In a way, firearms are analogous to the venerable TV remote control. Like the remote, firearms distill, into a handheld device, all of the hard work and intent normally required to motivate a person to the point that they are willing to take action —  and all that control is at their very fingertips. Furthermore, as firearms have gone into mass production in recent history, people have become so reliant on these highly efficient labor-saving devices that they have forgotten how to roll up their sleeves and do that work by hand when necessary. It might even be said that modern people are incapable of implementing the tool of violence without a firearm. Sound familiar?

The truth is that firearms don’t accomplish anything that you can’t already do by hand with a little knowledge and elbow grease, and there is nothing inherently special about them — unless it has become your only solution to asocial violence. In the rare event that you are put in a position that requires direct action to take out a threat you can’t afford to waste time and opportunity desperately searching for your labor-saving device.

Keep in mind that you come from a legacy of violence: By necessity, your ancestors knew the principles of violence and implemented them serviceably when necessary — or you wouldn’t be here. Luckily for us not much has changed since the dawn of time. Gravity is still cruelly tugging our bones toward the unforgiving surface of the planet, the human machine remains just as vulnerable in spite of all our efforts, and the old “rock to the back of the head” is just as relevant today as it was for our ancestors’ ancestors. Handguns are just a little smaller, a little more convenient, and require nearly zero training and intent to cause objective injuries.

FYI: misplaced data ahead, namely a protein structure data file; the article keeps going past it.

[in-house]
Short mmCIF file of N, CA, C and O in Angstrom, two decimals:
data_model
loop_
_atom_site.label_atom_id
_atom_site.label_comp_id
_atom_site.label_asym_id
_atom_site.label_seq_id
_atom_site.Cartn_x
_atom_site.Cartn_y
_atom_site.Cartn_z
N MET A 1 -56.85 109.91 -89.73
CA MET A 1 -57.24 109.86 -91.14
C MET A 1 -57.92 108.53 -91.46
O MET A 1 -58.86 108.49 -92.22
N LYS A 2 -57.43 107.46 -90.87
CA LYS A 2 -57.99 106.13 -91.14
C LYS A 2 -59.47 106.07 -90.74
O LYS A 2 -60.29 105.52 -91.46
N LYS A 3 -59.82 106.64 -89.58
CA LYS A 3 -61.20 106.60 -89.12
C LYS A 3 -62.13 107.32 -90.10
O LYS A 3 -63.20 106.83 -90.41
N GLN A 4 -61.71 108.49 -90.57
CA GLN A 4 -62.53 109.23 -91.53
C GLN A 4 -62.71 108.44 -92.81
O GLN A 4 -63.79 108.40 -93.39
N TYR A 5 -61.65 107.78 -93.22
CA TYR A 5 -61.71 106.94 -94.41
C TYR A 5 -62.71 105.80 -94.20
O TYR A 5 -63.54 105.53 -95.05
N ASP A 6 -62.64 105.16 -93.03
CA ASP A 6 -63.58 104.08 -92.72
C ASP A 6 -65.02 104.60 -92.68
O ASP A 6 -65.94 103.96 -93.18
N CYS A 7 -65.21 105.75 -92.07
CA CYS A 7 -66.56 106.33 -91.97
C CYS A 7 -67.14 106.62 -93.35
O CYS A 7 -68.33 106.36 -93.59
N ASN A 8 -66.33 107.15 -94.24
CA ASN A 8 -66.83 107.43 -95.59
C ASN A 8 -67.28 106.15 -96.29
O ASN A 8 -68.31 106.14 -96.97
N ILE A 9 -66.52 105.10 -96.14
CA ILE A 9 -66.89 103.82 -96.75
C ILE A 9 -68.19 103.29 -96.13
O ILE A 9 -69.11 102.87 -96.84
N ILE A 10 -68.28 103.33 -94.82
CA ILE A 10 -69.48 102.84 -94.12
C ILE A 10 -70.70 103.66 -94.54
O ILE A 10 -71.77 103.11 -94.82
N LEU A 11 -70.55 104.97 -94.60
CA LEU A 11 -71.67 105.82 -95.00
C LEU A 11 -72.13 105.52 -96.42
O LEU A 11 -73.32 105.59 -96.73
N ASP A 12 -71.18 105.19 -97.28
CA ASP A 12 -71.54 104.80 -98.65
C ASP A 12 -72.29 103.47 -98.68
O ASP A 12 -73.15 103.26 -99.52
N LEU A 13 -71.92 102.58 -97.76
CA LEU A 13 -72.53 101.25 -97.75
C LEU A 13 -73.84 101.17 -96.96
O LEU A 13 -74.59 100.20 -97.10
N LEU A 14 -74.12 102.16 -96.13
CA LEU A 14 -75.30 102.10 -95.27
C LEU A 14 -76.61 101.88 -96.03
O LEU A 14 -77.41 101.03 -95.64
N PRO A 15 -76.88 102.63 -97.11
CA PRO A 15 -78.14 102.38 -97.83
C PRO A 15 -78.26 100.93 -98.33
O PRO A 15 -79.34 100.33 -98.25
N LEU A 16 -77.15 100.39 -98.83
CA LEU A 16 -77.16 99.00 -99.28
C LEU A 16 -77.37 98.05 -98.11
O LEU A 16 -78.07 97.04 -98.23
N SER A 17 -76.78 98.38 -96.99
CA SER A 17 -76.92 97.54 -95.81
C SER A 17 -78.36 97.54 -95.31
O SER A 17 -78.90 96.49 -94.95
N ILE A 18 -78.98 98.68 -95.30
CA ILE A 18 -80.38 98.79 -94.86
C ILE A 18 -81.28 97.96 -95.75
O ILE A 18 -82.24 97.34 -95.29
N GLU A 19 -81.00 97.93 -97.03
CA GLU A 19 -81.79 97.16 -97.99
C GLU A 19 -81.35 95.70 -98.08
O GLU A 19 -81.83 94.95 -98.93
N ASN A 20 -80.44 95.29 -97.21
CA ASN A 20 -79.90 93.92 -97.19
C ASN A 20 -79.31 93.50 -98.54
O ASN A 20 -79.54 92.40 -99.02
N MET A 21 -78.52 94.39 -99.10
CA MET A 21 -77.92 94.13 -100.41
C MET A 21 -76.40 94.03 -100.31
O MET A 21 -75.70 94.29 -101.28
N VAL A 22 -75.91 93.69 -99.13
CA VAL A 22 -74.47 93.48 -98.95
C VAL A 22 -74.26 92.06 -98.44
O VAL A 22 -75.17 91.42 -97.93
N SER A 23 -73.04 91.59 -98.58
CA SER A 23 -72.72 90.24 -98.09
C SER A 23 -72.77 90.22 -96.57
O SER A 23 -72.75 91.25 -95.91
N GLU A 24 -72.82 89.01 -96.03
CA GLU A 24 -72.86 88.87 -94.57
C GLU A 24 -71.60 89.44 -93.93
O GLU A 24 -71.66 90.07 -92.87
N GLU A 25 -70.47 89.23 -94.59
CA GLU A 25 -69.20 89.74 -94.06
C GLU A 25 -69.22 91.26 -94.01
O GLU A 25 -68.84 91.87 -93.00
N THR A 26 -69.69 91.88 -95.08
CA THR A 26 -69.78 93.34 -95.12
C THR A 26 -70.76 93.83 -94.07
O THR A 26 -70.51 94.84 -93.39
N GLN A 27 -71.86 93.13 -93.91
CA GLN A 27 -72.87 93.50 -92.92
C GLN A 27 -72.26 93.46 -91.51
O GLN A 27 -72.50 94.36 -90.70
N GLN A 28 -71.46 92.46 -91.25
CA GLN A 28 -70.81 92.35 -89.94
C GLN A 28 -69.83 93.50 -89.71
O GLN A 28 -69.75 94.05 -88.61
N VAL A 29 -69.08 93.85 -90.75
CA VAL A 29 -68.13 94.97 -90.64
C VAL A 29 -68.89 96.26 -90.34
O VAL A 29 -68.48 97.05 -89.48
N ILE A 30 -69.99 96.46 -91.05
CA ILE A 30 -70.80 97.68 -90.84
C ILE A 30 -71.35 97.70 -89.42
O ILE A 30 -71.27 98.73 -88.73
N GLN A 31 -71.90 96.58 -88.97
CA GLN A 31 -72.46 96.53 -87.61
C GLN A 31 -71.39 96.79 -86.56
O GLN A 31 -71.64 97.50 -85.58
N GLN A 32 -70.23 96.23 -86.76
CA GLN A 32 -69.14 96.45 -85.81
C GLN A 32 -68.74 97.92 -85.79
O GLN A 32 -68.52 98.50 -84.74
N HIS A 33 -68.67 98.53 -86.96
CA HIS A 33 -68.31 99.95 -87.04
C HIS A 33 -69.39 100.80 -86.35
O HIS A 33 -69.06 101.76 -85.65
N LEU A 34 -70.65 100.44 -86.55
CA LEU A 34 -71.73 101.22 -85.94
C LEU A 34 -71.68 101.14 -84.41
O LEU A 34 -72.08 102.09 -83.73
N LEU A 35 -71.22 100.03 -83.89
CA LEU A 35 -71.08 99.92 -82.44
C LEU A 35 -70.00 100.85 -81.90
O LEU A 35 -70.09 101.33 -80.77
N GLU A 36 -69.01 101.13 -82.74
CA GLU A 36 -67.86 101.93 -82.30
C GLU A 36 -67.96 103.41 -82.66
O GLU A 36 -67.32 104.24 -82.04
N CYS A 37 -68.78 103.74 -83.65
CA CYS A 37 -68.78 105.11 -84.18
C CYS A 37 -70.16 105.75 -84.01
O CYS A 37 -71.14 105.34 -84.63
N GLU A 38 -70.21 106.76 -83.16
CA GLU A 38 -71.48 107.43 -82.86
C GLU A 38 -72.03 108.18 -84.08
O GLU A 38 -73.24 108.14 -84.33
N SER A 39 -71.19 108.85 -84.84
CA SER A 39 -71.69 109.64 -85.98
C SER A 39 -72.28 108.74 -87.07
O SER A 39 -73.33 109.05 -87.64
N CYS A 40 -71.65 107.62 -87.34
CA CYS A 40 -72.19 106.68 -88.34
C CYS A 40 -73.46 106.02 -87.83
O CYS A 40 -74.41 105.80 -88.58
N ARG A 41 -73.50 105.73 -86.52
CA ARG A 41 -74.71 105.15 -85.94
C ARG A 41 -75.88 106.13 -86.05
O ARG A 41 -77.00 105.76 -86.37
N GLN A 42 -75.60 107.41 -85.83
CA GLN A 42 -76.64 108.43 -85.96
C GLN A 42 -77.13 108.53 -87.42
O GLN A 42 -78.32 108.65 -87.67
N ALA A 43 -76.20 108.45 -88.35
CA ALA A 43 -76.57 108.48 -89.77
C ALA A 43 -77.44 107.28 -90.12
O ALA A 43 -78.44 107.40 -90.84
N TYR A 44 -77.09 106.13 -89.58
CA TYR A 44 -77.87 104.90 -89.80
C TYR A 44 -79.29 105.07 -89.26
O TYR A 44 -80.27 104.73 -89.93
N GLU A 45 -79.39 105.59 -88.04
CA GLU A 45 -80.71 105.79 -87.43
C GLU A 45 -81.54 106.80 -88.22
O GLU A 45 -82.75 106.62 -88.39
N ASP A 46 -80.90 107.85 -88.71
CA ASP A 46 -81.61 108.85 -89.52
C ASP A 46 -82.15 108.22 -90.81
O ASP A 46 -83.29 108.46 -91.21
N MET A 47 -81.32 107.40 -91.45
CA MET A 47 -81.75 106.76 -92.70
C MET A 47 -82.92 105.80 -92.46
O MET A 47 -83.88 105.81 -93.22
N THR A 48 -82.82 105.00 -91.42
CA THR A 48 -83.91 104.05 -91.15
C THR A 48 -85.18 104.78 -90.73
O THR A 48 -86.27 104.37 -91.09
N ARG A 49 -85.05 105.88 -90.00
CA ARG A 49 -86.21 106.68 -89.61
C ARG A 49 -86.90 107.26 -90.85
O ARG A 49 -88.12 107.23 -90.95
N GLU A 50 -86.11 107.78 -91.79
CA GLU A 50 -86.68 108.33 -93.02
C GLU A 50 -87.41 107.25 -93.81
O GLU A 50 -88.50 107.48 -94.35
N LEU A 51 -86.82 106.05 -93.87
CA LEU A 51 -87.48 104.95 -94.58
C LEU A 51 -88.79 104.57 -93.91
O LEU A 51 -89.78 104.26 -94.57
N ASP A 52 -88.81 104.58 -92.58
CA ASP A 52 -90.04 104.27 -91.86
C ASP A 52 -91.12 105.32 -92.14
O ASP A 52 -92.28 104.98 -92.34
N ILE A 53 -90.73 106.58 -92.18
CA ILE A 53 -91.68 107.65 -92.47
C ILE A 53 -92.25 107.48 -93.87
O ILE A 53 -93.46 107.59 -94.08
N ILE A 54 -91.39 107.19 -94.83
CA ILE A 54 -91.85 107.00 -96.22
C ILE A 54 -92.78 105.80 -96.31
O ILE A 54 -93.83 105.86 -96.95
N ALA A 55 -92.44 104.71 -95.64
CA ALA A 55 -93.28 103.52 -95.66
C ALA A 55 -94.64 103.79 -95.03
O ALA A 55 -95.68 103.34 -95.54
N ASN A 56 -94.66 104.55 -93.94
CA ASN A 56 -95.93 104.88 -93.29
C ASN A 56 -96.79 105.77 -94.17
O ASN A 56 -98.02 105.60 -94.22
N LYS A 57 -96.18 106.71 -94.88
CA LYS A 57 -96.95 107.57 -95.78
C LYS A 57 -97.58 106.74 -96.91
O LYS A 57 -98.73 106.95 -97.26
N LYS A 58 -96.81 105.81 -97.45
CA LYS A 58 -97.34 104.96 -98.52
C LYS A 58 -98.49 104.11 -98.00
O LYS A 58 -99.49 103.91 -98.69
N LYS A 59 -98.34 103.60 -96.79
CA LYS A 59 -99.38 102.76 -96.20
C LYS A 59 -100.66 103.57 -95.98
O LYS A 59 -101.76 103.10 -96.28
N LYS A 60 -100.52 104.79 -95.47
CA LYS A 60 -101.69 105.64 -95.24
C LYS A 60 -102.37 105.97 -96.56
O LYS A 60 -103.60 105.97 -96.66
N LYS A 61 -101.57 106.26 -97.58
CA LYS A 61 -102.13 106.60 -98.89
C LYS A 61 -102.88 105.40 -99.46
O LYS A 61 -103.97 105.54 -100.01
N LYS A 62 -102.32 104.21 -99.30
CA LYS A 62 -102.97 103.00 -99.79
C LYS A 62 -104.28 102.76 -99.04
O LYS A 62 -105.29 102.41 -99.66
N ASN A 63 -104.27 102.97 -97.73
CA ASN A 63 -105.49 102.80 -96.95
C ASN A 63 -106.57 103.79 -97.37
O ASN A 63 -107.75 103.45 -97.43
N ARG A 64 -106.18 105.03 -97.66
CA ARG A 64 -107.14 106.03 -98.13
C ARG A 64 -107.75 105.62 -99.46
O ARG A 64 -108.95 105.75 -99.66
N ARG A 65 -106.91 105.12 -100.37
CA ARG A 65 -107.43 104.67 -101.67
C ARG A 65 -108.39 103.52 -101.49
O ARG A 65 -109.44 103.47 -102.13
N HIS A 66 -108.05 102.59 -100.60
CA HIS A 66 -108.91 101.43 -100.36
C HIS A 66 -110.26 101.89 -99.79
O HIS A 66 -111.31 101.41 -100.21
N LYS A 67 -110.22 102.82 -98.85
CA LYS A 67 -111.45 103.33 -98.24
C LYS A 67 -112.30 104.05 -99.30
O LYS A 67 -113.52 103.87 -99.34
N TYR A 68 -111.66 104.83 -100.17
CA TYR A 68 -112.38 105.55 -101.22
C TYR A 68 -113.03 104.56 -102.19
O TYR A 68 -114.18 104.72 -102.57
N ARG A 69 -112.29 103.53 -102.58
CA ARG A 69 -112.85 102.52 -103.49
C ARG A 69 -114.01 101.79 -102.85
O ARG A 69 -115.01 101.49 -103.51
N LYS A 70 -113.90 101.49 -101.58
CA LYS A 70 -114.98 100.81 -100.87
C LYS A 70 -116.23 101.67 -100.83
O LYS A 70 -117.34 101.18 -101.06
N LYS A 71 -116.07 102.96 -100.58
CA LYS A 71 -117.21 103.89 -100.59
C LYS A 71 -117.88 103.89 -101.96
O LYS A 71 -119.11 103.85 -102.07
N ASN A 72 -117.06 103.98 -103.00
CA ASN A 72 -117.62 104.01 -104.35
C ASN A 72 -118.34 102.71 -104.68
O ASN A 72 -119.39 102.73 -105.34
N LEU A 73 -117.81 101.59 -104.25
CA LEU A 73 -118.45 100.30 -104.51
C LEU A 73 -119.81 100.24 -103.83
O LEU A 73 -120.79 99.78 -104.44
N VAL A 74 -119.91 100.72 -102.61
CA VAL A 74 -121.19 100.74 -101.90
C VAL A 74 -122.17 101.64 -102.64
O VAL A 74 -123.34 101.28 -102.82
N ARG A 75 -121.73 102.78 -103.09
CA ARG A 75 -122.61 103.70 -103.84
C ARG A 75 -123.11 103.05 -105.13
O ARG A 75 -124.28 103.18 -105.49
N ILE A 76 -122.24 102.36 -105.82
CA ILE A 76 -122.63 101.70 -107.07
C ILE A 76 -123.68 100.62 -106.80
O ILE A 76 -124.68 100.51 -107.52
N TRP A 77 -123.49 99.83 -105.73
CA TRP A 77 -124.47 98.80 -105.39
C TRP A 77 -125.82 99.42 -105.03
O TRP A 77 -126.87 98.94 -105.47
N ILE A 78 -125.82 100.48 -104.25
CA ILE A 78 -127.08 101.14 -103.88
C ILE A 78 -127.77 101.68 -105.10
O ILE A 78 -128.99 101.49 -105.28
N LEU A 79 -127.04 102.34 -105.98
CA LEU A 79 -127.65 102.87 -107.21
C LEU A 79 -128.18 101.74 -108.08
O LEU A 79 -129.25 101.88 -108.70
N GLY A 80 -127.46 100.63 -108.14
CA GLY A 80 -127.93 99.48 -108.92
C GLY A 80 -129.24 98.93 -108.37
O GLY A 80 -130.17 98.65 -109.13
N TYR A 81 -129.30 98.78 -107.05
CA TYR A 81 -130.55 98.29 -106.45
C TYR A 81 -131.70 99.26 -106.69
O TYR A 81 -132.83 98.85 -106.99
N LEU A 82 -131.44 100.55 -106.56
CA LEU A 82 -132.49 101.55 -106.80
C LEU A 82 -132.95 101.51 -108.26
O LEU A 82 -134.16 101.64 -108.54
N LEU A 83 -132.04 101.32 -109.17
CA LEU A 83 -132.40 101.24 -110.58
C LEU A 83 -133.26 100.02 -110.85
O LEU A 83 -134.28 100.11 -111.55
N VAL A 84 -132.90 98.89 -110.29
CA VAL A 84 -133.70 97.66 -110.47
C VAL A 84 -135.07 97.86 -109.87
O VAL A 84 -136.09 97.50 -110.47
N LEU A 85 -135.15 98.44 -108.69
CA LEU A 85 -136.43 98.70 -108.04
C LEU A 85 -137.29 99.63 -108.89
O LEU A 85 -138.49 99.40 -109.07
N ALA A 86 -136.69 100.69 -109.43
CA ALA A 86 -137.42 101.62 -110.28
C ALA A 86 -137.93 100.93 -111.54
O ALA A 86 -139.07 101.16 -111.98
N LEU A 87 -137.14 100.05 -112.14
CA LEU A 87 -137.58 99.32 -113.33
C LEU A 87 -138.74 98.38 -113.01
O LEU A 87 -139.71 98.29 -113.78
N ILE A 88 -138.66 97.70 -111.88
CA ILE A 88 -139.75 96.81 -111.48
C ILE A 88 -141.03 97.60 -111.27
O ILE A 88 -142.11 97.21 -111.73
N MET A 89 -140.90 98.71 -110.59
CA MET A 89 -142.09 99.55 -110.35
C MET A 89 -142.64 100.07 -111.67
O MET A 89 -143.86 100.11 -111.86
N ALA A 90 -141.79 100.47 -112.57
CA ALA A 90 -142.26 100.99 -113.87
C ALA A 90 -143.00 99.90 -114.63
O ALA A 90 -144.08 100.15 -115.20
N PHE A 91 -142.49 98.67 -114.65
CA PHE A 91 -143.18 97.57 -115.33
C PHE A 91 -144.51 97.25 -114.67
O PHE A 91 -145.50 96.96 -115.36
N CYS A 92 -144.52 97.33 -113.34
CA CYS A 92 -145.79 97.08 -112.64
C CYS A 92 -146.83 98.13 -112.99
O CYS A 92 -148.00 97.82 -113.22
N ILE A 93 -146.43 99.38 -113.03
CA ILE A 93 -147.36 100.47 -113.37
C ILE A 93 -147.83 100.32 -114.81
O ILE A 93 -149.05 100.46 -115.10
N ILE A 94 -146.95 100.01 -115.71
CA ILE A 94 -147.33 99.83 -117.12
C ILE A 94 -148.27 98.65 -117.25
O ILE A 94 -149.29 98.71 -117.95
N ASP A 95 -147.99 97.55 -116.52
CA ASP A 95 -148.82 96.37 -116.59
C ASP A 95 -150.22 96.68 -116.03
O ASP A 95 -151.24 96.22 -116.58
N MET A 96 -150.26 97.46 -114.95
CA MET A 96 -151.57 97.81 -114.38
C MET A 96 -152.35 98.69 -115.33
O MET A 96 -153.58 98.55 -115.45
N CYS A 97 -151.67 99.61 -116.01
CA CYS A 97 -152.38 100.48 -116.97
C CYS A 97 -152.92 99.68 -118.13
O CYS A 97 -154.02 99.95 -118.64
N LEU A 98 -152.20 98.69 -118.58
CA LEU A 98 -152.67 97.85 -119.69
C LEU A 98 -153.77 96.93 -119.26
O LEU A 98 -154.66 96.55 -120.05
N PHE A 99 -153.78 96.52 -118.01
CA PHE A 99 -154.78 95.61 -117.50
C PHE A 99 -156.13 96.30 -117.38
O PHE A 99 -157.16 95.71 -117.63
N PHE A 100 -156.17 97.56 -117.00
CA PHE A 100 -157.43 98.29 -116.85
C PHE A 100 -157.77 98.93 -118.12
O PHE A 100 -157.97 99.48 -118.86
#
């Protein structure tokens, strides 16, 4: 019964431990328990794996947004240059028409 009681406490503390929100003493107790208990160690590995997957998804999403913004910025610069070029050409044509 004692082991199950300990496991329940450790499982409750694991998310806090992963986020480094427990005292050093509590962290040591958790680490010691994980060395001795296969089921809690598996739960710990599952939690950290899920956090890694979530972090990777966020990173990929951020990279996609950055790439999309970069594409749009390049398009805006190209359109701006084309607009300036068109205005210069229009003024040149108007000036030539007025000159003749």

Weaponizing your skeleton is simply a matter of training in the core principles of violence. One of the great benefits of training is that it allows you to take control of the learning environment before it’s an emergency. And, with a little training, anyone can learn to hurl their mass through vulnerable anatomy. Nothing has changed in that regard. When you have a principle-based approach to navigating true asocial violence — with and without tools — you’ll never be unarmed again.

 

— Taylor Good